By Steve Kelman

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Agile without the baggage

Shutterstock / Bakhtiar Zein

I enjoyed a recent post on Medium* on “agile for skeptics,” called “Agile without ‘agile.’” The author is James Plunkett, a Brit who works for Citizen Advice, an NGO that “provides free, confidential, and independent advice to help people overcome their problems.” (His tech writing seems to be a bit of a sideline; he notes on Medium that “posts here don't always relate to the day job,” but somehow he has over 8,000 Twitter followers.)

“One of the challenges of agile is the word ‘agile,’” the post began. “Even now, the word puts some people off. They get, understandably, skeptical about the jargon, dismissing otherwise helpful insights as yet another digital fad. Meanwhile, other people end up embracing nothing but the jargon, without the substance underneath. They start standing up for their meetings and think this will deliver better outcomes for their customers or user focus less on the word itself and more on two irreducible principles for how good products/services are designed.”

Plunkett’s advice: “[F]ocus less on the word itself and more on two irreducible principles for how good products/services are designed.”

Those two principles are:

  • You should always start by defining your problem in terms of user needs.
  • You should always build solutions quickly and simply at first — just get something workable finished

“These rules capture many of the upsides of agile without the jargon,” Plunkett wrote. He argued that changes in the ecosystem surrounding software change the costs and benefits of software revision, and thus increase the advantages of agile. First, compared to before, revising software is much cheaper. With current data analytics, it is possible quickly to change small amounts of code and then test user reactions in real time by exposing samples of users to both unrevised and revised software, and see which version works better.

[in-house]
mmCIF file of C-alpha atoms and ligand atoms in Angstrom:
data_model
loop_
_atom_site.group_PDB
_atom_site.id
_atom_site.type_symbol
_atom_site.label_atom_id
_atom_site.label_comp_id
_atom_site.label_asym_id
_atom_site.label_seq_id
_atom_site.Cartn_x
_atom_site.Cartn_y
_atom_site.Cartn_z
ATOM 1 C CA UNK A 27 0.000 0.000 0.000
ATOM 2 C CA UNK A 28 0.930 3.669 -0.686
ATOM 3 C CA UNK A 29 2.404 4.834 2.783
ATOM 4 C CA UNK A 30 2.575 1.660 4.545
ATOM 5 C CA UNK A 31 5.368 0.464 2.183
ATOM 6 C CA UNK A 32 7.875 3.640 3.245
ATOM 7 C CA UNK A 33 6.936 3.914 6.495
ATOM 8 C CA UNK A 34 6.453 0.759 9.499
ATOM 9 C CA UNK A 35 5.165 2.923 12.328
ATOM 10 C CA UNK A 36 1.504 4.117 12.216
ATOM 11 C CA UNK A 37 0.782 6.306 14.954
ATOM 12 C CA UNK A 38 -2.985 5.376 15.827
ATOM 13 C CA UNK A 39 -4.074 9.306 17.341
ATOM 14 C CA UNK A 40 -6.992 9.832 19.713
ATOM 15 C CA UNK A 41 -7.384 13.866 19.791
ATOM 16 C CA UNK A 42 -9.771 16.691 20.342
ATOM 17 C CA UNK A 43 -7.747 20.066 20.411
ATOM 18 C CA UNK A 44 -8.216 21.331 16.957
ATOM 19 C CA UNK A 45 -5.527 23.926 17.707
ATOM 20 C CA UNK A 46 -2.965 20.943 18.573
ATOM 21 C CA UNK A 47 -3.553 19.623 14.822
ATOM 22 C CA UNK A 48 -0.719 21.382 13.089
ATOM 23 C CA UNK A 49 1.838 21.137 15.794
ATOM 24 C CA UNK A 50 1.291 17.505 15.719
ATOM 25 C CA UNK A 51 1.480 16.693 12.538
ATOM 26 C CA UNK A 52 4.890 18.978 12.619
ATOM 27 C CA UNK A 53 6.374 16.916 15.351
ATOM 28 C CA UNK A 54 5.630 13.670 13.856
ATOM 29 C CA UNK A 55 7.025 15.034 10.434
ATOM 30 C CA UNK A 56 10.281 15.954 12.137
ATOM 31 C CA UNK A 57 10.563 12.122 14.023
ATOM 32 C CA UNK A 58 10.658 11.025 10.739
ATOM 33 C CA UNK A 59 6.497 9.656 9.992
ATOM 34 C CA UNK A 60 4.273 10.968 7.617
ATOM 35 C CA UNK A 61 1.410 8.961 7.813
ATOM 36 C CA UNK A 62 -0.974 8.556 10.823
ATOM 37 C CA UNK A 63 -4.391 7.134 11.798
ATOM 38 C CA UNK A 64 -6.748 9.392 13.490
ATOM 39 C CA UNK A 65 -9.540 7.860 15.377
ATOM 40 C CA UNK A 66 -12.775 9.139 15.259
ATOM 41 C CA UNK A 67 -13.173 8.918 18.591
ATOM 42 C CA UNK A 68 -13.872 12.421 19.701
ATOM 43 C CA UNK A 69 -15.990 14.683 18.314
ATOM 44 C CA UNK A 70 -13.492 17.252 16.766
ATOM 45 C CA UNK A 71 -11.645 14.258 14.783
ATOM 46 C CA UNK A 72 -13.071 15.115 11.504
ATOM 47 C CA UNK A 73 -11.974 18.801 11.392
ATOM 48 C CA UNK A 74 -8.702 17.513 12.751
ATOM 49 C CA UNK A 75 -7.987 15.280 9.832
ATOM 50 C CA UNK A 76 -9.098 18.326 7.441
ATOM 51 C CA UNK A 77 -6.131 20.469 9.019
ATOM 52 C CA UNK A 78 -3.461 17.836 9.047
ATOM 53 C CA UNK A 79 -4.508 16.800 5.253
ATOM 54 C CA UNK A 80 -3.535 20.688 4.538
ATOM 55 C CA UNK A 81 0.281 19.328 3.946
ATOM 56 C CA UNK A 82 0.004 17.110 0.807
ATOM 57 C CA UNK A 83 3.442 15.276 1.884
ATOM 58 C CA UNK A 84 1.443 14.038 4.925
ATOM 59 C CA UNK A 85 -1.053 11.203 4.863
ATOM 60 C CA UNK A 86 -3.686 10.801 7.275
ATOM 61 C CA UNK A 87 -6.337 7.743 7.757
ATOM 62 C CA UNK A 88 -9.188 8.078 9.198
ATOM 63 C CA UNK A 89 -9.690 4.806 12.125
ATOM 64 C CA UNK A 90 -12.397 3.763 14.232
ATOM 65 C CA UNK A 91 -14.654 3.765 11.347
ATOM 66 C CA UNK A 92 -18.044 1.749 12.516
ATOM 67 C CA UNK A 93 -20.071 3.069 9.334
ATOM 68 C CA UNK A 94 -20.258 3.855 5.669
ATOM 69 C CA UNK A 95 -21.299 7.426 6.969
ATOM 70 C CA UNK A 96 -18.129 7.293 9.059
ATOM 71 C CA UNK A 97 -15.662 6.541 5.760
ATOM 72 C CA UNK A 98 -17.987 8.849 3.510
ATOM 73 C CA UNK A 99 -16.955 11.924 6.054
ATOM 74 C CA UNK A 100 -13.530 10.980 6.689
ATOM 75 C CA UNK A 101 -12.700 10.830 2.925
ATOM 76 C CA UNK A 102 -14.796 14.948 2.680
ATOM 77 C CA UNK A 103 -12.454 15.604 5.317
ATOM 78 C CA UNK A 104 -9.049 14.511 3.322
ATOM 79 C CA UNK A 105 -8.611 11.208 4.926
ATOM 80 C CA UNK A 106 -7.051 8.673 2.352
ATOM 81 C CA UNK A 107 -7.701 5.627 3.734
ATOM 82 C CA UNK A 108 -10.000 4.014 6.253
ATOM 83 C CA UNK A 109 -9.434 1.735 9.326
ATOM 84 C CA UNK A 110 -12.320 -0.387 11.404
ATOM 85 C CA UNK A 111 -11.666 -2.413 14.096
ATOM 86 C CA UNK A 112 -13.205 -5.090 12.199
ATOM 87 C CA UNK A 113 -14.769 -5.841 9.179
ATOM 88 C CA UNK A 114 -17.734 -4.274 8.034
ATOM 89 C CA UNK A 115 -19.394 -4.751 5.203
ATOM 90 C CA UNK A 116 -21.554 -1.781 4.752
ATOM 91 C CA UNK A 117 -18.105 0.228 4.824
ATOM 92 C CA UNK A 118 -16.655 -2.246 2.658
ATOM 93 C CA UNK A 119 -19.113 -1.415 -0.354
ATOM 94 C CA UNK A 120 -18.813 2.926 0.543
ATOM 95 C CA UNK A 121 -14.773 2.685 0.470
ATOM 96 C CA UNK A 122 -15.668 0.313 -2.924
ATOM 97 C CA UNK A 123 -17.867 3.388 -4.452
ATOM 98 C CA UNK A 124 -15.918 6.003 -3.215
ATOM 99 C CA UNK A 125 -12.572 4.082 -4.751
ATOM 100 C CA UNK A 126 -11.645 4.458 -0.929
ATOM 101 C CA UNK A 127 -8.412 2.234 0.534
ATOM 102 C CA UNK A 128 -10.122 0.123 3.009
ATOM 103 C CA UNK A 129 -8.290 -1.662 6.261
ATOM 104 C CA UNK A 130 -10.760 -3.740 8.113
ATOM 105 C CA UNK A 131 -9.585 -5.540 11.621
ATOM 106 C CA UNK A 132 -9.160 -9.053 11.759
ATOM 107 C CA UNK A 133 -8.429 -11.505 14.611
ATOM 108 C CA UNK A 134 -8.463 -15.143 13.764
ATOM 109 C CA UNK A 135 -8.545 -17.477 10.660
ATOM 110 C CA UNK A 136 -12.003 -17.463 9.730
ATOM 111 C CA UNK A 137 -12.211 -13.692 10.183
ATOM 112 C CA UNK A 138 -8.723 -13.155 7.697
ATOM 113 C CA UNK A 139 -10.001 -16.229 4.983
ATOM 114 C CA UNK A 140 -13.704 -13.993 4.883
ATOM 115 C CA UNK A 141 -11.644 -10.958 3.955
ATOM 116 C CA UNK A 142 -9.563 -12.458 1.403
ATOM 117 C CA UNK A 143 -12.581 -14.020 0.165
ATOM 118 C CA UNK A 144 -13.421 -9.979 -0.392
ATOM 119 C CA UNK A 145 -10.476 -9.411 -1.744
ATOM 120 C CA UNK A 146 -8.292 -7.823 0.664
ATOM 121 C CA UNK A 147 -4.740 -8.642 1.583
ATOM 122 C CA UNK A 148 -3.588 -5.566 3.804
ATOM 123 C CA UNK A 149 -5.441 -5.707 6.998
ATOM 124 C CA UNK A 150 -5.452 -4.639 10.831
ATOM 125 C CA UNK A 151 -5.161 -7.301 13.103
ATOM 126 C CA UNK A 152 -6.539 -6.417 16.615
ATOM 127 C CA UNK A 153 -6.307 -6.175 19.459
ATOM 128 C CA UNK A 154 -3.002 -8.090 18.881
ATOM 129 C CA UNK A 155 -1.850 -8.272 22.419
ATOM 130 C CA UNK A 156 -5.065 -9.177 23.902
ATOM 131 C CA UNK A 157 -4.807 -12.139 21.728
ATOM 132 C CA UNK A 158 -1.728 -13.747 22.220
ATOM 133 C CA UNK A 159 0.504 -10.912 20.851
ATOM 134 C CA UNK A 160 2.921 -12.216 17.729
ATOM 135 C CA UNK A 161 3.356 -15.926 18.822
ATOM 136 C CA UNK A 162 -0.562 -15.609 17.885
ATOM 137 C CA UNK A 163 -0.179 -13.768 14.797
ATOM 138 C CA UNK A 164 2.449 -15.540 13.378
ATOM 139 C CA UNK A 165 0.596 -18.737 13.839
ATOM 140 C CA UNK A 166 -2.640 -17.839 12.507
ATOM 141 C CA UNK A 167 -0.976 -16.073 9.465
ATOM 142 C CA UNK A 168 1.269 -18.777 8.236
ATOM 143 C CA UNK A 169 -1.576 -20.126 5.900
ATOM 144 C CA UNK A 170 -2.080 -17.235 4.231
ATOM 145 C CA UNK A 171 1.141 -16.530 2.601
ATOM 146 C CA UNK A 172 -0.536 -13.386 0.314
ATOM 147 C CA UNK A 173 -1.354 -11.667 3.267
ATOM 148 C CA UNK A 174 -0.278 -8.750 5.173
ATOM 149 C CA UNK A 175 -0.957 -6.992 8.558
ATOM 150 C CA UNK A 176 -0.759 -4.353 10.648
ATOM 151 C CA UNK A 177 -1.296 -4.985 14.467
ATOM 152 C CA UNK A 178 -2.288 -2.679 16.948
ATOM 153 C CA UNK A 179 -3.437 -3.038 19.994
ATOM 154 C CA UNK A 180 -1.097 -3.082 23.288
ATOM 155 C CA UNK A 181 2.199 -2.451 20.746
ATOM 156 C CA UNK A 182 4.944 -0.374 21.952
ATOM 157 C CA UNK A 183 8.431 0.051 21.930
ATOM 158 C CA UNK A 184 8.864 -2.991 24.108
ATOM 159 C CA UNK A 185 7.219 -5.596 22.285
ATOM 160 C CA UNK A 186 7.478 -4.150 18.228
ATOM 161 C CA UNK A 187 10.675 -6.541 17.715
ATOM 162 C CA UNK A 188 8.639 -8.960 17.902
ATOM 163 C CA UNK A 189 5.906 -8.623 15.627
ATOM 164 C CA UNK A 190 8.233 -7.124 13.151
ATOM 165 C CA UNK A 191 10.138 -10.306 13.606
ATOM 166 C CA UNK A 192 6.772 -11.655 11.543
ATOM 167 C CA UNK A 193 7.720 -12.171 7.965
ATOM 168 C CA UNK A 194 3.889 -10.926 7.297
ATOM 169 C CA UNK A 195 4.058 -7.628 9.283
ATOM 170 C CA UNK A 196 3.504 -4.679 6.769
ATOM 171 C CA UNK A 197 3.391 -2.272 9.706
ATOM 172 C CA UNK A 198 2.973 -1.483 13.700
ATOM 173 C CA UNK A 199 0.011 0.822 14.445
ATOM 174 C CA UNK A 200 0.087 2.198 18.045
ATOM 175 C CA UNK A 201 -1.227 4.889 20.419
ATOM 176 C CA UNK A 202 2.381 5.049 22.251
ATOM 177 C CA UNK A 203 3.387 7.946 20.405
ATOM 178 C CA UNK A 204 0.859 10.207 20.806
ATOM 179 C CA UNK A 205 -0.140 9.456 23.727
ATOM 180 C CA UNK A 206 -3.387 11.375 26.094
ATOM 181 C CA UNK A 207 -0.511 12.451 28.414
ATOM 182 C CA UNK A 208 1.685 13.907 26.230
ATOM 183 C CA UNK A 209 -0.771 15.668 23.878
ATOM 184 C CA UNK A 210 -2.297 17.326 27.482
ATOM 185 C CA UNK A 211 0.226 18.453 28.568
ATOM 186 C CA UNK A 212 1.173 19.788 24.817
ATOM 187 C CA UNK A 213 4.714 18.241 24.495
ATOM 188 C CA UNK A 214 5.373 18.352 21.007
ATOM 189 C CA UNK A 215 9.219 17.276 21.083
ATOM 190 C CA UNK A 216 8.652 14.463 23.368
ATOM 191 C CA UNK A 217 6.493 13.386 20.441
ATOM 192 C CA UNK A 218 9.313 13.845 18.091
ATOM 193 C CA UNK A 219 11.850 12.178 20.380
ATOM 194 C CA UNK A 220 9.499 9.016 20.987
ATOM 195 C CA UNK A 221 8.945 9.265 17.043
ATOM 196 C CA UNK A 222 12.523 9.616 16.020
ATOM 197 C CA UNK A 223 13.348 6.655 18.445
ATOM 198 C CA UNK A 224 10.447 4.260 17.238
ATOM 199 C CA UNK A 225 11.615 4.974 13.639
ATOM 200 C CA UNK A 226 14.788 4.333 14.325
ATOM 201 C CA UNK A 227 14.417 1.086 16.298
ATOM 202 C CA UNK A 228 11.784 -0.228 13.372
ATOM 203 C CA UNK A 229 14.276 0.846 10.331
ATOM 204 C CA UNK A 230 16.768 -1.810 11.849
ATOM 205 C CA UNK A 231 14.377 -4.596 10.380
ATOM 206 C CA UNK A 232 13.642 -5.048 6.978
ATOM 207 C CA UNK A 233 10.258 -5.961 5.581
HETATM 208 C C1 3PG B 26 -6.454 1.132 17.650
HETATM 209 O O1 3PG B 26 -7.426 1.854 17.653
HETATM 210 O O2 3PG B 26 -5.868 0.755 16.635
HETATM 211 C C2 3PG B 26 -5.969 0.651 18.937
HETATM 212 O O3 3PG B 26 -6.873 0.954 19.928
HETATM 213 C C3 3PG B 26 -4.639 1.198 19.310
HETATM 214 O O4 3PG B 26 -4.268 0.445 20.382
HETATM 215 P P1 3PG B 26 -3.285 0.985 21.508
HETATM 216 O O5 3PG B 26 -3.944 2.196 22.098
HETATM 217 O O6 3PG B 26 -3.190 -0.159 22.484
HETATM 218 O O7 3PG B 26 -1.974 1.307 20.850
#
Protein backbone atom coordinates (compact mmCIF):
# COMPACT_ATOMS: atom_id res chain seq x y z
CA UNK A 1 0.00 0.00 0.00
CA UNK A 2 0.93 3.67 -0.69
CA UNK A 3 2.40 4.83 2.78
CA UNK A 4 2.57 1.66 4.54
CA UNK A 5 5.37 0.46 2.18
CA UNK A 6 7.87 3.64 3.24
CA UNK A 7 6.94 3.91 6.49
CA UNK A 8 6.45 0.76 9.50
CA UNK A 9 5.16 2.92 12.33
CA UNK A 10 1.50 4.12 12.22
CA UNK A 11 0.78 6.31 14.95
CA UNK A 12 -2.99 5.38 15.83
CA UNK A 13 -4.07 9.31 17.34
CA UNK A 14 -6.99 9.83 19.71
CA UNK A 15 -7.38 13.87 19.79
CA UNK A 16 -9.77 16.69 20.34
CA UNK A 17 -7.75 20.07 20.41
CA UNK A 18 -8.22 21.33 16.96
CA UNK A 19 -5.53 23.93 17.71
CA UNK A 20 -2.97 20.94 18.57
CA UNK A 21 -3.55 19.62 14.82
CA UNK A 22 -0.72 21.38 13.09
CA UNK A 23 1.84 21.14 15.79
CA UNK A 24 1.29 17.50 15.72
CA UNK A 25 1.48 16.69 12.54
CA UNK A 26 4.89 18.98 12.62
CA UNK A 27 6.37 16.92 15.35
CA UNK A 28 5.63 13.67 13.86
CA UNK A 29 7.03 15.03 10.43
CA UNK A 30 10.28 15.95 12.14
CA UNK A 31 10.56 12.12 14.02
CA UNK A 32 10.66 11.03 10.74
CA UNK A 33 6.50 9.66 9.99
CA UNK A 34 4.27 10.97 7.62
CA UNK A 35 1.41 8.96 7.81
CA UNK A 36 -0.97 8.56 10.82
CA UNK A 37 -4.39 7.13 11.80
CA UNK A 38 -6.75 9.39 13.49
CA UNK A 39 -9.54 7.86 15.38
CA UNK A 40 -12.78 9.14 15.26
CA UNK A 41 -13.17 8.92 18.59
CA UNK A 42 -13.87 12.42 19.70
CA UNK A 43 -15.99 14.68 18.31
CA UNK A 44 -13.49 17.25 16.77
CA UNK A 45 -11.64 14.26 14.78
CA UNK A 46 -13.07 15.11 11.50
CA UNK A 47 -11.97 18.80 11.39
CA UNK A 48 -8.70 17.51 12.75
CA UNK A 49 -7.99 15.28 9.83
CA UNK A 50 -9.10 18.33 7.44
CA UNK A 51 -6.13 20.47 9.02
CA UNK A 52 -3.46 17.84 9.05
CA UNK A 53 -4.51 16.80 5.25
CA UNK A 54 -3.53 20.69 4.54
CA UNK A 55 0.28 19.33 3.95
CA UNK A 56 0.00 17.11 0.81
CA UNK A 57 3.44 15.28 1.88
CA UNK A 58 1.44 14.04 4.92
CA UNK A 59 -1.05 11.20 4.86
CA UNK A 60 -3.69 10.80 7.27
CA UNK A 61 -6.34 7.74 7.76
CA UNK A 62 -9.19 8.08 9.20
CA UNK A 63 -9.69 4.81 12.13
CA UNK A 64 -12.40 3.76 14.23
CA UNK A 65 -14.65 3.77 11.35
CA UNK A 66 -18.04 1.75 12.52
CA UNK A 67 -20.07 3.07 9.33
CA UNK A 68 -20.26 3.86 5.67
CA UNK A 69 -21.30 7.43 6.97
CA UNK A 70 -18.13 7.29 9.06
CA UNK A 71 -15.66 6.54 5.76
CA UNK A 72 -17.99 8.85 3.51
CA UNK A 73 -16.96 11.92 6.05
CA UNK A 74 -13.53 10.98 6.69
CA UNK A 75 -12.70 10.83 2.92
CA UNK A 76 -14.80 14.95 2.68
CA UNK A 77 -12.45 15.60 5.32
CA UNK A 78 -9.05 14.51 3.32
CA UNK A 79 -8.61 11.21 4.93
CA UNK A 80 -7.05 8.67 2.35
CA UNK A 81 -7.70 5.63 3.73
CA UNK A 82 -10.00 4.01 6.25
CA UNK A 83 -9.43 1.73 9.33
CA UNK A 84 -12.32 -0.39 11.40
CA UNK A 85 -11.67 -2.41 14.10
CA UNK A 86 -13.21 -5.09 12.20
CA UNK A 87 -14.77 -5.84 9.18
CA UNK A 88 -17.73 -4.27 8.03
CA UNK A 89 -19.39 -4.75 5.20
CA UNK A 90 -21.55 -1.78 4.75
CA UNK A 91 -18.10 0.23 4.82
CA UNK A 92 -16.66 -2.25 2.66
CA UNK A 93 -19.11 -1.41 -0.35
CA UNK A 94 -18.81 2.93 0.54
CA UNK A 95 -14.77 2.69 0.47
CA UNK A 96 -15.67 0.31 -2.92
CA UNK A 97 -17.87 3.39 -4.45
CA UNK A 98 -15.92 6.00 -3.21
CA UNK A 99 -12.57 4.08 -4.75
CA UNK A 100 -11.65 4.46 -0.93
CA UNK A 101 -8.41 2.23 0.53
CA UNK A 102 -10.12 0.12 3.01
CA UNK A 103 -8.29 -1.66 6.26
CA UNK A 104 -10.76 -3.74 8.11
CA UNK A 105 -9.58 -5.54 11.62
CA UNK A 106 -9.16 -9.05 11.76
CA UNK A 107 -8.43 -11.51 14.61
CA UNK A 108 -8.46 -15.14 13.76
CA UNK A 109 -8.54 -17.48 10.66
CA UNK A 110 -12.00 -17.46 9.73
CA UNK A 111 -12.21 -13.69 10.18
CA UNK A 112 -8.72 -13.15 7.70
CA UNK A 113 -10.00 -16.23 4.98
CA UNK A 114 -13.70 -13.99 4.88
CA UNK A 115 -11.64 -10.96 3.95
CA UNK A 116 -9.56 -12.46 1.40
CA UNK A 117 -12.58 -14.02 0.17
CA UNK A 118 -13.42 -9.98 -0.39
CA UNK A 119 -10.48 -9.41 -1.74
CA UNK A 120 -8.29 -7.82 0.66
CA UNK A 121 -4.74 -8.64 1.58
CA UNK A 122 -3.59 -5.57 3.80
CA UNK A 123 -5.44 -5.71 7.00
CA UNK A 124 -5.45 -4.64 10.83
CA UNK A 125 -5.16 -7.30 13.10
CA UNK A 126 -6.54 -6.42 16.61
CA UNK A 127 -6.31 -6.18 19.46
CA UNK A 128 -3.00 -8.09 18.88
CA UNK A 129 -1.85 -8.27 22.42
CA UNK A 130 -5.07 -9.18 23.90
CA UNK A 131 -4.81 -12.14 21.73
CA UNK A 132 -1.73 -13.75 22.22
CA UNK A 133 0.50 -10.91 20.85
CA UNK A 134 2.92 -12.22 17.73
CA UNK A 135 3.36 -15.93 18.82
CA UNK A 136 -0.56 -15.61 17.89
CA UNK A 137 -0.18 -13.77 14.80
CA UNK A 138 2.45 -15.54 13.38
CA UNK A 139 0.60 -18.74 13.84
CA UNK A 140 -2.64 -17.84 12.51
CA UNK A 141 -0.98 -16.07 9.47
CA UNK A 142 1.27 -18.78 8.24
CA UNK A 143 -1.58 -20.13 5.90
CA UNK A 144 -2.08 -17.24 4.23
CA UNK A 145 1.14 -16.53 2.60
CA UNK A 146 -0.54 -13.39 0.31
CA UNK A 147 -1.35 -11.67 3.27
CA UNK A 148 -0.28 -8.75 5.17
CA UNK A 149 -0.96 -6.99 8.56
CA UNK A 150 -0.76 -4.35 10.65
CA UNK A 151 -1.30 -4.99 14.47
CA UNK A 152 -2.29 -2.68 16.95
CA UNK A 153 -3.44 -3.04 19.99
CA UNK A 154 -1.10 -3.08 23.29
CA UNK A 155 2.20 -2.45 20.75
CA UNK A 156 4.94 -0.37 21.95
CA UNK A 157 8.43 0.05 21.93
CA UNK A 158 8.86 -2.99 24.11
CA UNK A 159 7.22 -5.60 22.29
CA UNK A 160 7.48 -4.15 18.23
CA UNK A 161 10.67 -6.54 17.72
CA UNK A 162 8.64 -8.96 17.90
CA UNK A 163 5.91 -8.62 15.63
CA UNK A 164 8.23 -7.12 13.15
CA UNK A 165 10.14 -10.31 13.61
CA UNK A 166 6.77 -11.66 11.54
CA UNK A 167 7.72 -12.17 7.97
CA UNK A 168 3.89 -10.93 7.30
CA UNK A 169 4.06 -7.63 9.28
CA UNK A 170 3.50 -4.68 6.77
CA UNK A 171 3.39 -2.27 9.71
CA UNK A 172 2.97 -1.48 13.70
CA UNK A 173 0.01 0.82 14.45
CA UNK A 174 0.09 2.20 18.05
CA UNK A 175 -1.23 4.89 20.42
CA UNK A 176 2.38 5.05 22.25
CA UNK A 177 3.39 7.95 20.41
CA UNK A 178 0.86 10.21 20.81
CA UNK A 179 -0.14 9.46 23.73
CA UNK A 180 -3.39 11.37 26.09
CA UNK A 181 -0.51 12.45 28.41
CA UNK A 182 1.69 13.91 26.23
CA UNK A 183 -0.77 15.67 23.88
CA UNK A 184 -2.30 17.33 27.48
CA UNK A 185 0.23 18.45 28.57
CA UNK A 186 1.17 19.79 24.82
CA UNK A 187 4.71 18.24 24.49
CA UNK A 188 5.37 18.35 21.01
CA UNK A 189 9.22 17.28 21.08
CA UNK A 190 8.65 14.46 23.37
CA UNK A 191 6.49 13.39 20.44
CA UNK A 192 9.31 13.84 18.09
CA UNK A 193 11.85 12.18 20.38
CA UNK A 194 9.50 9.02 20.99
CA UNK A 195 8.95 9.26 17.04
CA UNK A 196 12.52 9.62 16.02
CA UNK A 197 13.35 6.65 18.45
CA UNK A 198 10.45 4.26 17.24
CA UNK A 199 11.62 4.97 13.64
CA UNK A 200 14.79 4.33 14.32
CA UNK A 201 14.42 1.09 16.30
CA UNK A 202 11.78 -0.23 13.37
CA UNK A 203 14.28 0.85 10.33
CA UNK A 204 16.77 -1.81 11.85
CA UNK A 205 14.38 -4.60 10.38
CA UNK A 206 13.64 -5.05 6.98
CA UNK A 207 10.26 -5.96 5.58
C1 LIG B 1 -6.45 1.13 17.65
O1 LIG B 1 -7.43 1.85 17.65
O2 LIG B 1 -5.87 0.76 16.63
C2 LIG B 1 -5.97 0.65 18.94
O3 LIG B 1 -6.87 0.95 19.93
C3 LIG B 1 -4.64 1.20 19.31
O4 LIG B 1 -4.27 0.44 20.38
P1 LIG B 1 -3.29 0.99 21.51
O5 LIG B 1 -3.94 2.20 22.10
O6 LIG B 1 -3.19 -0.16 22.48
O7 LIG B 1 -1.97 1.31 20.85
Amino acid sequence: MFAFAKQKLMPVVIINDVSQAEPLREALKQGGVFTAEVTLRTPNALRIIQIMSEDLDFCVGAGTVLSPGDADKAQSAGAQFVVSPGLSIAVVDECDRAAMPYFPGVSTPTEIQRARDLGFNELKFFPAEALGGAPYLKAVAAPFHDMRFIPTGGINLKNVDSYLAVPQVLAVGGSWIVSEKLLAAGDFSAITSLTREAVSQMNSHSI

Second, real-world testing matters more than it used to. Early in industrialization, when the primary output was physical things, engineering ruled. “Who cared if your loom/steam engine/high-speed steel was a pleasure to use?” Plunkett noted. “The value of innovation lay mainly in whether it worked.” However, that has changed with time. Now knowledge about the user experience is as important as engineering knowledge. Today, he said, “you simply cannot get away with overlooking the design/user-testing side of things. The age in which you could occasionally get away with shoddy UX is dying, if it’s not dead already.” The reason is that “badly-designed digital services are literally worthless. They have no value whatsoever, in a way that isn’t quite true for a badly designed hammer or washing machine.”

I periodically hear the concern from govtech friends that agile in government risks becoming a ritual, where a few surface-level practices and phrases substitute for real behavioral changes. Skeptics worry that vendors’ embrace of agile often takes this character. Plunkett’s post reminds us that this danger is not unique to government, and that the best way to get back onto a productive path is to remember why we are embracing agile in the first place.

Above all, we need to translate agile rhetoric into agile action. That is a responsibility for both government folks and vendors, but government folks are in the best position to effectuate such a change because their signals and their behaviors will signal to the vendor community what is valued and frowned on.

 

* Medium is a site filled with lots of content, much but not all about tech. Many of my tech friends outside government, including civic tech people such as Jennifer Pahlka of Code for America and my Kennedy School colleague who teaches digital government, David Eaves, write for it regularly. I have occasionally in past blogs discussed Medium posts, but I’m not sure how common it is for government folks to follow it.

Posted by Steve Kelman on Jan 02, 2019 at 10:08 AM


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